GREENSBORO, N.C. (WGHP) — Thankful is probably not how you’ll be feeling when you see the prices on turkeys this Thanksgiving.

An outbreak of avian influenza left a noticeable hole in spring’s flocks, according to the Wall Street Journal. And the disease could make a comeback this fall.

That damage to the supply has brought turkey prices to record levels and they’re likely to stay that way until after the November holiday.

As of Sept. 2, there have been about 40.8 million birds, including turkeys, affected across 39 states, USDA’s Animal and Plant Health Inspection Service reports. WSJ reports that about 6 million of those birds are turkeys.

The state most impacted is Iowa with 15 affected commercial flocks and four affected backyard flocks for a total of 13.3 million birds affected.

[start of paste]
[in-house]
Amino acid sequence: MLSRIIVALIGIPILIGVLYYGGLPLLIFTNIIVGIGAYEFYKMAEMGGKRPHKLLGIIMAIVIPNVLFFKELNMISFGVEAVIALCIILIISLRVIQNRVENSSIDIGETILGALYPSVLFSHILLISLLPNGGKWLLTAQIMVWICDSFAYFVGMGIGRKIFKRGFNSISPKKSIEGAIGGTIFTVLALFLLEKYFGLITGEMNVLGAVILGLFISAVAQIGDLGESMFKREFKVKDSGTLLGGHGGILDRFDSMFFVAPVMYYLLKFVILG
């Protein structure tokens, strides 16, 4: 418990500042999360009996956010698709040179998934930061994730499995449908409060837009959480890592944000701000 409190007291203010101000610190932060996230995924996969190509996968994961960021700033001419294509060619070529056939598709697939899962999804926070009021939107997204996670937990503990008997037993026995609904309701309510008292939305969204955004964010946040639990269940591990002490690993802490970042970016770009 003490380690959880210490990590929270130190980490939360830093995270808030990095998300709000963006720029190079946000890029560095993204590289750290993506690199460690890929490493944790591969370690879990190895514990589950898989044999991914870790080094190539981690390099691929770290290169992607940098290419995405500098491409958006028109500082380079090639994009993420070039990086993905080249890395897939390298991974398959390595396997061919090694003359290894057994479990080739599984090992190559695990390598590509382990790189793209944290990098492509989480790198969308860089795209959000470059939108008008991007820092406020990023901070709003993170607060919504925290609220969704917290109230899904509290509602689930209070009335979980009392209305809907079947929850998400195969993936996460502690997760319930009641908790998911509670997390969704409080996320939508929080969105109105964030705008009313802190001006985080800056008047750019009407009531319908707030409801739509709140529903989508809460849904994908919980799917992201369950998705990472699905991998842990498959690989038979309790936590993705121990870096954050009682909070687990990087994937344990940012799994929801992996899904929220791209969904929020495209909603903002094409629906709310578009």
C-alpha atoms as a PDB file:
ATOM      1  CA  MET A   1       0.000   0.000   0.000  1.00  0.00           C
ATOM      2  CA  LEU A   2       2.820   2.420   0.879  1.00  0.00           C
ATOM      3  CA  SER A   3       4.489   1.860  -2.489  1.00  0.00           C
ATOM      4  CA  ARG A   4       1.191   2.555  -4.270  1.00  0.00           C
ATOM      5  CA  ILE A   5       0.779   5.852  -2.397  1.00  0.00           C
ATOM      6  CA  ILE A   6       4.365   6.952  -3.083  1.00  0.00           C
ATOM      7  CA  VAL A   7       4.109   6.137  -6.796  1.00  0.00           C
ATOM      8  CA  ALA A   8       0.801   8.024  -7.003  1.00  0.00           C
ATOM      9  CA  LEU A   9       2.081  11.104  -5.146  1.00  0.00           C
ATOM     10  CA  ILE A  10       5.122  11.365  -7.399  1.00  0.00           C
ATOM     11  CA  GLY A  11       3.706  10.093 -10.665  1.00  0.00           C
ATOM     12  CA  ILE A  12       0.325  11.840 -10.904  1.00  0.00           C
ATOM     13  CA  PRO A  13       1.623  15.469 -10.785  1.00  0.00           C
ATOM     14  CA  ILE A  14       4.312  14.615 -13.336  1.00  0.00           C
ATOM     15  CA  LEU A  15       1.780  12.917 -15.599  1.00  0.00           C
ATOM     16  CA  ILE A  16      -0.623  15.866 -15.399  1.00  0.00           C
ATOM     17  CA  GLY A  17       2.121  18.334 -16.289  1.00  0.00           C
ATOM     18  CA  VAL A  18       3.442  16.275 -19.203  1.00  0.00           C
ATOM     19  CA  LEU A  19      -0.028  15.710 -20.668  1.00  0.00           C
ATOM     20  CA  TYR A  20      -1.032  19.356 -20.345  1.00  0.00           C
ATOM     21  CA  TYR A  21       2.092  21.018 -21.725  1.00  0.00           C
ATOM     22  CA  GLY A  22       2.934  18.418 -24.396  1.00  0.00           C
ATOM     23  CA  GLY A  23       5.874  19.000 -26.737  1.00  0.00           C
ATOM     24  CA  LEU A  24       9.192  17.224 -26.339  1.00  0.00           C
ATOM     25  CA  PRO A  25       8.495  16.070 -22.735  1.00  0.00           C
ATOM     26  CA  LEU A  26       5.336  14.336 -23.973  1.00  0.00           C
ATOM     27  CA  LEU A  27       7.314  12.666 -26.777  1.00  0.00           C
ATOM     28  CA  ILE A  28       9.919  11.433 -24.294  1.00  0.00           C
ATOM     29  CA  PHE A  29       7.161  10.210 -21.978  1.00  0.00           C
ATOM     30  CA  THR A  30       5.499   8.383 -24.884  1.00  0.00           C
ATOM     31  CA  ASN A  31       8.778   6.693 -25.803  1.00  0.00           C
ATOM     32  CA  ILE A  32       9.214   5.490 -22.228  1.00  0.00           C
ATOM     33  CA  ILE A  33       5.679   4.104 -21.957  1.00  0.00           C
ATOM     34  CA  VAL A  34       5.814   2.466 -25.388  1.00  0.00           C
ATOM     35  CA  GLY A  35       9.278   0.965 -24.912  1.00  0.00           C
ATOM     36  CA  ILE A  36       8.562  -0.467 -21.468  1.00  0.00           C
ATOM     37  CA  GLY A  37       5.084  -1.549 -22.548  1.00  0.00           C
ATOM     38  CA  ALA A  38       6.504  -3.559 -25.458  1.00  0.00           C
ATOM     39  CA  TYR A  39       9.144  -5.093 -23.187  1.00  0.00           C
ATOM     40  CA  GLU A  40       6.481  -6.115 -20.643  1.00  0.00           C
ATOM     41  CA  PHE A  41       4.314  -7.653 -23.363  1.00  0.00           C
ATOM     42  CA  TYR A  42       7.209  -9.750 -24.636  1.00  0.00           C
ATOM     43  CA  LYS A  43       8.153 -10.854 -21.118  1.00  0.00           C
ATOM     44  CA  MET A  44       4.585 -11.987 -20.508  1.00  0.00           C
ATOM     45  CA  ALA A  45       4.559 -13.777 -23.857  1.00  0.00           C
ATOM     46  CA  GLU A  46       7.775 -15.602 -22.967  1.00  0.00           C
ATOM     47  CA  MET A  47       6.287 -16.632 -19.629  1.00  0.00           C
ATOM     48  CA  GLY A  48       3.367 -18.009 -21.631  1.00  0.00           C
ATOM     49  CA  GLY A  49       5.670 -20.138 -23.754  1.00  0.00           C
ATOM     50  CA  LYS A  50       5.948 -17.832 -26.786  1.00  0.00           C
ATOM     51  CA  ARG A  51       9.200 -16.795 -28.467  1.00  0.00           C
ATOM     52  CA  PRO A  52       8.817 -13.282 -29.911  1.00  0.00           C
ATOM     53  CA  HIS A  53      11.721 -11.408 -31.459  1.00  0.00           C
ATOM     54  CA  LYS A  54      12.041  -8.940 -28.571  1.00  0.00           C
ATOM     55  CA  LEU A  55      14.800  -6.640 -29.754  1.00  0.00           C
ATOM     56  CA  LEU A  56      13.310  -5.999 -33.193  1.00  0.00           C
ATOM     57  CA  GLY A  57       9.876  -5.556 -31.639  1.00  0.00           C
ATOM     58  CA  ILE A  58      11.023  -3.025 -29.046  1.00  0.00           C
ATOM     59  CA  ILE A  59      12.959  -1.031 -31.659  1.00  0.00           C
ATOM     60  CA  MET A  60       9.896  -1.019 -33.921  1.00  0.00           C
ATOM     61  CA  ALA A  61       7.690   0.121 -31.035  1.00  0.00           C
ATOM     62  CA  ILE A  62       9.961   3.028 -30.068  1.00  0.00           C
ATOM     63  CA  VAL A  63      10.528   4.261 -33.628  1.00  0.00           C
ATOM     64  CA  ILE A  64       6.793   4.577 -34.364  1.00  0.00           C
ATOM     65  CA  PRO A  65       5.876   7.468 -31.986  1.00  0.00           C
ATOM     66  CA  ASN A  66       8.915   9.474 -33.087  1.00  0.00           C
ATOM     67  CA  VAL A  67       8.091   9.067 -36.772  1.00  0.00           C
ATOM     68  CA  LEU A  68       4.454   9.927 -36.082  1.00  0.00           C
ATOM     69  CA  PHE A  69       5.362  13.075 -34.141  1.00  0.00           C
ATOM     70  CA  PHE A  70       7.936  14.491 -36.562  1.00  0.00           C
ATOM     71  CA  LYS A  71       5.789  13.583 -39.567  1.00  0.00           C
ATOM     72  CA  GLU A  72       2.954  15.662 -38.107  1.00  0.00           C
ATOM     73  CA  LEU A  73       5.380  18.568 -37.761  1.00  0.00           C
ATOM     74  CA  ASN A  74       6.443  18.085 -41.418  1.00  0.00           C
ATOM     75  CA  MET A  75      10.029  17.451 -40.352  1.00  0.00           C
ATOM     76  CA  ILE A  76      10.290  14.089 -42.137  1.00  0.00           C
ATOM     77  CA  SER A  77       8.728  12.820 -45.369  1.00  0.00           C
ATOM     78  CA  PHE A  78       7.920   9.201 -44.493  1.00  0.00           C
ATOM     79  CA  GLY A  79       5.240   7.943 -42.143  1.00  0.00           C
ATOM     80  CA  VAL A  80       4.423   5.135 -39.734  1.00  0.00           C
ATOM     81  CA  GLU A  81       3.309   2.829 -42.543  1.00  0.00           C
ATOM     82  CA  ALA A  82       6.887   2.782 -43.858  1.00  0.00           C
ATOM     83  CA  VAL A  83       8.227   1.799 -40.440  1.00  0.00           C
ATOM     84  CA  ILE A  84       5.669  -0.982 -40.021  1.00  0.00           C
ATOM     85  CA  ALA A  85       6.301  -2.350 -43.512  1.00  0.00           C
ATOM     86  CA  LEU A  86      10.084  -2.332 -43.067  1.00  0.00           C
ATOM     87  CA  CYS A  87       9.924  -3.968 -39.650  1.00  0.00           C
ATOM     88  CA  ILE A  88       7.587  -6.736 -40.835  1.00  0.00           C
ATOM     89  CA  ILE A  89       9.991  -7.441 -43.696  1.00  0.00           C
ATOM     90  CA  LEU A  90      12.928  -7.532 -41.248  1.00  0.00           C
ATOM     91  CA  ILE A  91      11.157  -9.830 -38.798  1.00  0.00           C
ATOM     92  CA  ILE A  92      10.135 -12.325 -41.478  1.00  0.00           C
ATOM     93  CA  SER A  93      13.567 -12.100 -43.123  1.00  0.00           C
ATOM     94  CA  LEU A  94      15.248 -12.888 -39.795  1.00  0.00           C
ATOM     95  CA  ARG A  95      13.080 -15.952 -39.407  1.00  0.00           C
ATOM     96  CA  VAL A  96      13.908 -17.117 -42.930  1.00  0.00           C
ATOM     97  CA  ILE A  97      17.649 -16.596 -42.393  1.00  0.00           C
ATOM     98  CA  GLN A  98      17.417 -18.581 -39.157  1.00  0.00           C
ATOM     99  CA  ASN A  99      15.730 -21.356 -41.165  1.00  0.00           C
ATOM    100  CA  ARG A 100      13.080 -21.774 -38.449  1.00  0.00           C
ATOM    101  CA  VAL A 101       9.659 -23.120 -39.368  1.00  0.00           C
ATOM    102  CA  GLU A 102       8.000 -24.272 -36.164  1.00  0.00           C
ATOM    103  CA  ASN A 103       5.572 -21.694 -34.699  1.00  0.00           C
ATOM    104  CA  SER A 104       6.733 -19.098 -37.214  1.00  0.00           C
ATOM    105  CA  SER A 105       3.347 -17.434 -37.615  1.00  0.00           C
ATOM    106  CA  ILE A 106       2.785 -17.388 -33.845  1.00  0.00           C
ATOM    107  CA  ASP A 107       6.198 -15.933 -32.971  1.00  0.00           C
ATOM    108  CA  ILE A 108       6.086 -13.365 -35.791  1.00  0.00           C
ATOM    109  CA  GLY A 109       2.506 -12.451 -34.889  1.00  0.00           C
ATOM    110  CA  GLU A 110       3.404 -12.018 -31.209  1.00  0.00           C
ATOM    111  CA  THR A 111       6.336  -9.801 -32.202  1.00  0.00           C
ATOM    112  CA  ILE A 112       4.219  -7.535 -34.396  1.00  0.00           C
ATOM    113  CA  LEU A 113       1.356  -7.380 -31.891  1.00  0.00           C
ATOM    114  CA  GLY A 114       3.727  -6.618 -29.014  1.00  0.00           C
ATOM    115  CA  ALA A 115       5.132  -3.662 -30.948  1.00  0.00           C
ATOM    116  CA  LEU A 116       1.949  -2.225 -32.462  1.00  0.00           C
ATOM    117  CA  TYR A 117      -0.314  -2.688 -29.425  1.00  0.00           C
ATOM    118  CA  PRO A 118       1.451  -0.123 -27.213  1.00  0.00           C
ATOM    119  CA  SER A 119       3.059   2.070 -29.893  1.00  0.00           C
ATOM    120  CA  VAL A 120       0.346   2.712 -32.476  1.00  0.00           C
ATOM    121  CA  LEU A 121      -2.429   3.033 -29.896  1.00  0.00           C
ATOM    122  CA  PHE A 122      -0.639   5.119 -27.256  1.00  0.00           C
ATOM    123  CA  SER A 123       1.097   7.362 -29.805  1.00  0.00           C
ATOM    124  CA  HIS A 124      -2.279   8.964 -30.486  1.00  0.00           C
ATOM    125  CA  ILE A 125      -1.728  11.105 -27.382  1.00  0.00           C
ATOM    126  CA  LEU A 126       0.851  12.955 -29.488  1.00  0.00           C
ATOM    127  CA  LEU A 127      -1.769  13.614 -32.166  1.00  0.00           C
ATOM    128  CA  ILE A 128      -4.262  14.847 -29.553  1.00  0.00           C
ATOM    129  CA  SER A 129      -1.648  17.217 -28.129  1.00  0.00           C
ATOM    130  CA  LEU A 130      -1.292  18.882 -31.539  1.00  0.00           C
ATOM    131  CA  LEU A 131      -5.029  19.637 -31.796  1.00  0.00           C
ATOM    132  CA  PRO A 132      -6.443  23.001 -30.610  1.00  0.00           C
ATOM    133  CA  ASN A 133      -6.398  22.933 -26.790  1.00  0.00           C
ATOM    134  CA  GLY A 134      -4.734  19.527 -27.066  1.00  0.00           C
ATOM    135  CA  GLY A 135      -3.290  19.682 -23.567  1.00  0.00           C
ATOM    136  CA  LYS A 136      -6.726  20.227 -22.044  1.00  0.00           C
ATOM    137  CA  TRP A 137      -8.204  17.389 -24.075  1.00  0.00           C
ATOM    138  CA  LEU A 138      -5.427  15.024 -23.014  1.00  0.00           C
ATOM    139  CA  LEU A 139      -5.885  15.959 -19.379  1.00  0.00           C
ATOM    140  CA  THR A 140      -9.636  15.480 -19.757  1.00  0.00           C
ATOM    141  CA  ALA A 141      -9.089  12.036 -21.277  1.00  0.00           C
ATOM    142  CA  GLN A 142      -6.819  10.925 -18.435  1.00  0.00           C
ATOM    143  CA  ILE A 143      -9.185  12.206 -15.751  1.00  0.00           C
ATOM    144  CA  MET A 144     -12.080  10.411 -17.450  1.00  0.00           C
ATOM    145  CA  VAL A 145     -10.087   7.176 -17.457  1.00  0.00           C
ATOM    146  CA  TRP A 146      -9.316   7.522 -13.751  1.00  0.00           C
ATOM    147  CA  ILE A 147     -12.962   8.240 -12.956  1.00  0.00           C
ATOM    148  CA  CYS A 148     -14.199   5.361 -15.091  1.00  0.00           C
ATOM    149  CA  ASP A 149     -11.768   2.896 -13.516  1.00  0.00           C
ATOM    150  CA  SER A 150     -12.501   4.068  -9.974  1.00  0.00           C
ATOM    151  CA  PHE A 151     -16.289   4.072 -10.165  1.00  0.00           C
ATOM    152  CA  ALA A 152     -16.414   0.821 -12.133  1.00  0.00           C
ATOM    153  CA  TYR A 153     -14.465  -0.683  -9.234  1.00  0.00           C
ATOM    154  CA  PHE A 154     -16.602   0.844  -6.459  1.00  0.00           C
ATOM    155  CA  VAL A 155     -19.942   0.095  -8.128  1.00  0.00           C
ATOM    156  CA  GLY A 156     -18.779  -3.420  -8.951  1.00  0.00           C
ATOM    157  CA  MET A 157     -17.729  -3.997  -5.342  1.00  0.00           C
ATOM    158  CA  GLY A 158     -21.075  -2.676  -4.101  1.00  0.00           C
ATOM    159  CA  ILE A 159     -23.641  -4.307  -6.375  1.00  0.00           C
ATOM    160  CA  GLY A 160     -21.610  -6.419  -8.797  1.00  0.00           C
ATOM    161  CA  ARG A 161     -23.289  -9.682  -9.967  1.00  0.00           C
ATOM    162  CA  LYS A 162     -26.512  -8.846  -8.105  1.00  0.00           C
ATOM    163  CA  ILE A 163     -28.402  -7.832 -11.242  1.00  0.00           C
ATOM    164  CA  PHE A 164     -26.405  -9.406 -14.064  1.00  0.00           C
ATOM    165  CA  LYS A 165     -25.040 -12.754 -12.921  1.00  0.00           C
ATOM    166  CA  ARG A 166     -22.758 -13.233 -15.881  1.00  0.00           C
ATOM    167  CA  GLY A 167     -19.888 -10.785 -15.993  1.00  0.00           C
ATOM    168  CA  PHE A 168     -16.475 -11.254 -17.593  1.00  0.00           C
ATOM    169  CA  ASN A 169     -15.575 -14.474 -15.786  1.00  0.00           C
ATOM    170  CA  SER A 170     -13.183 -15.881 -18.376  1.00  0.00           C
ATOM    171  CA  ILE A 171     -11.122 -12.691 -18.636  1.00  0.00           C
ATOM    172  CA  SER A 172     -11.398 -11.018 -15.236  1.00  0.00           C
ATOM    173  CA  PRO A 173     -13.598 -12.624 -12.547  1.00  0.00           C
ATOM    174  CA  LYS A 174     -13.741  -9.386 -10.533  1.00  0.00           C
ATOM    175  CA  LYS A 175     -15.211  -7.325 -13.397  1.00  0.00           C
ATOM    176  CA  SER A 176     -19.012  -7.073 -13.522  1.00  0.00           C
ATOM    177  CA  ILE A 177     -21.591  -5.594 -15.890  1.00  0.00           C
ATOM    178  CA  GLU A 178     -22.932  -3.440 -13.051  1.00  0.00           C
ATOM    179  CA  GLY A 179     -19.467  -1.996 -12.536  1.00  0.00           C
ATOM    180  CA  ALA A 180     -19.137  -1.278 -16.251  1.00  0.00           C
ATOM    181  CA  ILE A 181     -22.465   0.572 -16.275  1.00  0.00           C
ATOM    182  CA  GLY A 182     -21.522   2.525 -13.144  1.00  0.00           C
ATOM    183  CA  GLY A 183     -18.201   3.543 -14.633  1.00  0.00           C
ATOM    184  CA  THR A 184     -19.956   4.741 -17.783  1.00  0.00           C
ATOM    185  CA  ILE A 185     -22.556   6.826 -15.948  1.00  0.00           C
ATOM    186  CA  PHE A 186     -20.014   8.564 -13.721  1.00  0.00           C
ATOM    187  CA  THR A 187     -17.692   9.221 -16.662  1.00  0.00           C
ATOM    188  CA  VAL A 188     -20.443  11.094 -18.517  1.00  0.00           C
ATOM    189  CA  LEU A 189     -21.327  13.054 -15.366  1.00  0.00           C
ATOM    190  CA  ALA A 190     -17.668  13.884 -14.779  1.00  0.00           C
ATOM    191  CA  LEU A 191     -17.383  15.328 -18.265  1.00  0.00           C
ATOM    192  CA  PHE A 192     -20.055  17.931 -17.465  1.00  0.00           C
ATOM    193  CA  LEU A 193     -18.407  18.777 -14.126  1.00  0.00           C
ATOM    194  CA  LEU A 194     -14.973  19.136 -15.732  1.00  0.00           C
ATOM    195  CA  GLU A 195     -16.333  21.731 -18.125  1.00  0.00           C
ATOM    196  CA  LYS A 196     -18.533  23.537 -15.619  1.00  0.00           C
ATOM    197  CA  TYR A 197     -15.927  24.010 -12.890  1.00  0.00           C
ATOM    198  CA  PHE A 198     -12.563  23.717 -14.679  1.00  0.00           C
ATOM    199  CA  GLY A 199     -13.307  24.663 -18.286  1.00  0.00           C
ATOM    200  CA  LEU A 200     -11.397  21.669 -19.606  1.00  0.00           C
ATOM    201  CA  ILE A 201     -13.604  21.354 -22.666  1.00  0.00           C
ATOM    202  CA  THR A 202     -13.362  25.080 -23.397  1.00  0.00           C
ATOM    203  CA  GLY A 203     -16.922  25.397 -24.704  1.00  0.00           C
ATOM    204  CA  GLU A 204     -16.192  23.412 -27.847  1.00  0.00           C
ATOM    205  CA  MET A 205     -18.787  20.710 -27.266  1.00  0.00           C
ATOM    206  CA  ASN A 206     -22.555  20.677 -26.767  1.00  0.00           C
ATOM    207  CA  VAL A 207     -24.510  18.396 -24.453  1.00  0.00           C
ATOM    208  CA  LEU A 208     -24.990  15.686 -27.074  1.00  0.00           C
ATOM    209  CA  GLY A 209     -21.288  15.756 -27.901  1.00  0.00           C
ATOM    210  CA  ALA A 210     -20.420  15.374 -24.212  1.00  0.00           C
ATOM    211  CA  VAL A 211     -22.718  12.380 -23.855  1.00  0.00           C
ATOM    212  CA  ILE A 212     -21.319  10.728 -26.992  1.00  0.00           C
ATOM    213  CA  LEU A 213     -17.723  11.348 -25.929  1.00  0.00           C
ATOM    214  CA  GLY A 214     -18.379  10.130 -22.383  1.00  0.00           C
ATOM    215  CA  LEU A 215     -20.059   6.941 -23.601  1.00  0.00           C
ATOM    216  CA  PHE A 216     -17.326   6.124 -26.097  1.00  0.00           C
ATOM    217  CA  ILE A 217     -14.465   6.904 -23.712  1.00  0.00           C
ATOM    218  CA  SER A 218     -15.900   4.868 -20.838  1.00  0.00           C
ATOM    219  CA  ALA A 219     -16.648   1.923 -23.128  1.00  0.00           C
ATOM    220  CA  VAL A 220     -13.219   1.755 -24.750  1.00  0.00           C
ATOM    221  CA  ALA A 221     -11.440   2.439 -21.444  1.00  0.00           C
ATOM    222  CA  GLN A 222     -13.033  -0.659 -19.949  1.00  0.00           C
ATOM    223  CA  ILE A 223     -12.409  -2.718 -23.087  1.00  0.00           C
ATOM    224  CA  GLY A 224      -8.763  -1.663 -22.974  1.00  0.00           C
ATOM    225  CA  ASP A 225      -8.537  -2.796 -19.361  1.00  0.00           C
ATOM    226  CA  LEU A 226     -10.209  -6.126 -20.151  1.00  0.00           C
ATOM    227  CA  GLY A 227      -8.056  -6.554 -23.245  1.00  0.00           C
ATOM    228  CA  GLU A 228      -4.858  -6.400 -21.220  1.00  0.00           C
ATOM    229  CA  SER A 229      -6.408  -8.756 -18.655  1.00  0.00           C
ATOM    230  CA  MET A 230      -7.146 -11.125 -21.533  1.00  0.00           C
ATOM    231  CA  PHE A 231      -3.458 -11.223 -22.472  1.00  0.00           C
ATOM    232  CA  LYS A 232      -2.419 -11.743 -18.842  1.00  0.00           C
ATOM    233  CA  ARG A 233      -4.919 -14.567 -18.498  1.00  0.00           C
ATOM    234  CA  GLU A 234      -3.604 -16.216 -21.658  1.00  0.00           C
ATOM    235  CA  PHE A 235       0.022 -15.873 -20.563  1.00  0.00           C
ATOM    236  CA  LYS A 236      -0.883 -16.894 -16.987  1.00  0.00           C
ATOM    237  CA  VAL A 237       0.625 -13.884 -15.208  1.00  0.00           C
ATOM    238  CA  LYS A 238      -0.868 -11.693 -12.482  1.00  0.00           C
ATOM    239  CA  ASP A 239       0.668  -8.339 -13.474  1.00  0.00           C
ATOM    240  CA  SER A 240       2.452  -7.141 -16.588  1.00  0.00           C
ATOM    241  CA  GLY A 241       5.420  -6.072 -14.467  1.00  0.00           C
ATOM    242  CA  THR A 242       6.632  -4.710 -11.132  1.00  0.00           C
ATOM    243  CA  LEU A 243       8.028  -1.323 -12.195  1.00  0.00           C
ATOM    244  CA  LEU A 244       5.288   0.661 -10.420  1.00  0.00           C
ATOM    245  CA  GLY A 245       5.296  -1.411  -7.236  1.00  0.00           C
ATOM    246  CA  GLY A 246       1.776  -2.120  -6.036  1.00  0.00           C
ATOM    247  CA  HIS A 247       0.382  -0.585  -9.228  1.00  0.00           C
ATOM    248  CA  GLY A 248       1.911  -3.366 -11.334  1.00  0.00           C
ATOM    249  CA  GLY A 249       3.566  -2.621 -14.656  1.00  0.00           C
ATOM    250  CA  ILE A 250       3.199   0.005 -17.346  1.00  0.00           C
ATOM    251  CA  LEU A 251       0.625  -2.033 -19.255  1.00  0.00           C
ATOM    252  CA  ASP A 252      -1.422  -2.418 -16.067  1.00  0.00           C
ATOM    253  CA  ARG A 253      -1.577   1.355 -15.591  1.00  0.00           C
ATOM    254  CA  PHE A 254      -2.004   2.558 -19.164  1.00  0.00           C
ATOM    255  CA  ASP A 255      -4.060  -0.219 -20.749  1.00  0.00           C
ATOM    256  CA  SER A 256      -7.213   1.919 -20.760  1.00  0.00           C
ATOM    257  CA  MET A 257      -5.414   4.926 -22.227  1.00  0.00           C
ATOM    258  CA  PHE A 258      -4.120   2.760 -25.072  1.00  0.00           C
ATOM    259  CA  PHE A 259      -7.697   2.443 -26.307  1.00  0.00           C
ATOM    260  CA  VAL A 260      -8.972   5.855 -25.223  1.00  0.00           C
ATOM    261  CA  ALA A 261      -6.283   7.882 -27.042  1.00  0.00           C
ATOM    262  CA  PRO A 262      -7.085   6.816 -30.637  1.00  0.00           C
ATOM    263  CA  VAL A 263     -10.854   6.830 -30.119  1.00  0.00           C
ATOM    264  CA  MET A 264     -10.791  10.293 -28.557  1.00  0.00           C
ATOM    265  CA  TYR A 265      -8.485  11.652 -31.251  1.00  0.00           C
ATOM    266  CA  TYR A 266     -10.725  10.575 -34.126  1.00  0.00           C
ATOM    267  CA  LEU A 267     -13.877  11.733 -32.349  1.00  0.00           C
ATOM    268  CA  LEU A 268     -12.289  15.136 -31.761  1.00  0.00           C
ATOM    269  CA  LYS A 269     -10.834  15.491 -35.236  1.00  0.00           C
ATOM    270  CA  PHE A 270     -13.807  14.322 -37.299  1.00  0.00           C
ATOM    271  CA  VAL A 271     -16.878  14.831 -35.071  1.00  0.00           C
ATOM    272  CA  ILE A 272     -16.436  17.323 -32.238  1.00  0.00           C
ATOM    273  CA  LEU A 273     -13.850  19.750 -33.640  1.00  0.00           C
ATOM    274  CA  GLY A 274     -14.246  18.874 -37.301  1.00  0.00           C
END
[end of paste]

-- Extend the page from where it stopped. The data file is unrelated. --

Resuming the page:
North Carolina has reported nine affected commercial flocks with a total of 481,400 birds affected.

Breast meat had a cost of less than $2 a pound two years ago. Now, that price has soared over $6.50 a pound, WSJ reports citing market-research firm Urner Barry. Turkey hens, which account for most of the birds bought around Thanksgiving, cost 57% more than the five-year average.

Hormel Foods Corp. told WSJ that its supply for the Jennie-O Turkey Store brand dropped 20% in the first three months of the year compared to the first three months of 2021.

One of the ways that brands are dealing with this market shift is to send the turkeys to market earlier. That means the turkeys you do see in stores may be smaller than you’re used to.